This is a very easy book to listen to, and the reader will easily be placed under its spell. When compared to “Gone Girl”, however, one could say that The Silent Wife is also about dysfunctional characters who seem to have no guilty conscience about the things they do, but the characters in this book are a bit less objectionable or diabolical, rather their efforts at evil are more straight forward and obvious.
Jodi and Todd meet after a fender bender. He is engaged in an angry outburst and she silently lets him rage. It was her fault, after all; she was distracted. After a few days, she receives a call from him. He asks her out on a date, and the rest is history; they click and proceed to happily live together for the better part of 20 years. Todd believes that Jodi has invigorated his life and given him a raison d’etre! He had been down in the dumps, his career was faltering, and he thought she would be his lucky charm, more or less. Their lives settled into a stable and routine existence which she recognized was missing the passion they once shared, but it still seemed agreeable to both of them.
Both Todd Gilbert and Jodi Brett live in a world of unreality that they have created. They walk around each other believing if it is not acknowledged, it didn’t happen. That is how Jodi’s family existed. Her mom ignored her dad’s infidelity, even though it was widely known in the small-town community, because breaking up the family would have hurt the children. Todd’s family was dysfunctional, too. His dad drank too much and was physically abusive to his mother. Todd longed for the dynamic of a strong family and the image of happiness and togetherness, the sharing of pleasantries and experiences. Jodi was determined never to marry because then infidelity would not be in question, but in that belief, she was sadly mistaken.
Jodi suspects that Todd cheats on her, but she feels that exposing that truth to the light of day will change their relationship, irreparably, while ignoring it will allow them both to go on as usual. She takes the path of least resistance to maintain the status quo. Todd believes that Jodi knows, but is a really understanding wife who understands he has needs he must fulfill. Todd is a restless soul and believes that whatever he does is justified for one reason or another. They have worked out this arrangement in which they do not speak of things that trouble them because that would give those things a life of their own and cause fractures in their relationship. Rather, they move on as if nothing untoward ever happens, that is, until Todd grows restless again, becoming depressed and unable to find satisfaction from his life. When, he meets Natasha, whom he believes can reinvigorate his desire and inspire him to achieve greatness, he strays beyond the pale.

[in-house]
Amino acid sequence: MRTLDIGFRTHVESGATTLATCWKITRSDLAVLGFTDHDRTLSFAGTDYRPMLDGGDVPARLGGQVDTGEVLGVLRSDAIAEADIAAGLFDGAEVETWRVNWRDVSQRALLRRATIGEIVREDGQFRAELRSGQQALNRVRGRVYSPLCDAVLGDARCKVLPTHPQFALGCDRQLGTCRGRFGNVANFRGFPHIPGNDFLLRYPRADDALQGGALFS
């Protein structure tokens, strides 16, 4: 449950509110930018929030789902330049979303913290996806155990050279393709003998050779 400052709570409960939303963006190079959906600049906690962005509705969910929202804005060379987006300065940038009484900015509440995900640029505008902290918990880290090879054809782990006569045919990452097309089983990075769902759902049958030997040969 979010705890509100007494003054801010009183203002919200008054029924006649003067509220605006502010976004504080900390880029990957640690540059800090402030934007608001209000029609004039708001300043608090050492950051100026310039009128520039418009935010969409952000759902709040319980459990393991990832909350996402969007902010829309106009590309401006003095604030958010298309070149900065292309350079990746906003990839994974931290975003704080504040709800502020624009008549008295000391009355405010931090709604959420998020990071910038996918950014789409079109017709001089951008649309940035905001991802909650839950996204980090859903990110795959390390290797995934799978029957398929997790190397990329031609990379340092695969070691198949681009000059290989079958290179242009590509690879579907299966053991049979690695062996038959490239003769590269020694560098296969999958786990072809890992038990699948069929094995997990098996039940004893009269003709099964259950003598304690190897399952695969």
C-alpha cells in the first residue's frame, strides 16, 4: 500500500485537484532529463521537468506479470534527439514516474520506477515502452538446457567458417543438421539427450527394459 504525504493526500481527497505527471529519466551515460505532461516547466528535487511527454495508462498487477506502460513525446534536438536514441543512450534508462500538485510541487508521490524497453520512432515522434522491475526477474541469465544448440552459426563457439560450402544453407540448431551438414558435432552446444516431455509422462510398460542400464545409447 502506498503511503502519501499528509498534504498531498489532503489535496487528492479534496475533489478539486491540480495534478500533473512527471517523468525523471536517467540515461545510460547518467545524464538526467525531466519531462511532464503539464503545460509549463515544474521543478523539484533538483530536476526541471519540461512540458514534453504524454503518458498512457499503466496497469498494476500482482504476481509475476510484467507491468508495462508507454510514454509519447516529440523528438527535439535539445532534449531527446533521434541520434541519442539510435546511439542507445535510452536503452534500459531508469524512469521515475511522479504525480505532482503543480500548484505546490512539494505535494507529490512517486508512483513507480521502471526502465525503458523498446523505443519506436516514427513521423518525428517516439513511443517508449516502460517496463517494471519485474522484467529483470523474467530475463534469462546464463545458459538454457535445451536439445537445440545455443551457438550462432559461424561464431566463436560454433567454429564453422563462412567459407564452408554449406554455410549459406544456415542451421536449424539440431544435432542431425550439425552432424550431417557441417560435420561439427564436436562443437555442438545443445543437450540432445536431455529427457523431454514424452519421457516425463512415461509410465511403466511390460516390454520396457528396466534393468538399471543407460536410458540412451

Jodi, on the other hand, is not restless. She seems like a homebody who enjoys cooking, caring for her husband’s needs and working as a psychoanalyst from her home office. There are hidden secrets from her early life that even she is unaware of, until forced to remember and face them. She is very good at compartmentalizing her thoughts and memories, and while she is basically calm and considerate, she also finds herself able to do things that are reprehensible without feeling any real responsibility or remorse.
When Todd, who has been distant and perfunctory in his behavior, of late, announces his decision to leave her and marry another woman with whom he has been having an affair and who is pregnant with his child, she is completely blindsided. She is sure he will come to his senses and return to her, even after he begins living with his lover, who is the daughter of his best friend, Dean Kovacs. His cold and calculating treatment of her, his disingenuous excuses, under the guise of kindness and/or overwhelming outside pressures, take her completely by surprise, so sure was she that she could trust him and believe in his willingness to still protect and care for her.
Although it was an easy book to listen to, there were few characters that endeared themselves to me. Rather they made me angry that they had such a lack of concern for those they hurt. The lawyer is the stereotype of the cold-hearted lawyer; he is also the stereotype of the angry ex-husband who feels abused and overwhelmed with his responsibility to the family he may have betrayed or that betrayed him. There are friends who use Jodi to advance their own agendas. There are workplace acquaintances who pretend to offer help while really only considering their own needs. One character, Stephanie, Todd’s secretary, seems to be the rare character without rancor or bitterness and seems to possess humanity, rather than malice.
The ending has an almost obvious twist, but it is nevertheless handled very well, although I was disappointed with the number of hanging, unsolved, unknowns. There is no real justice, even at the end of the book, but rather there is an atmosphere of "acceptable injustice".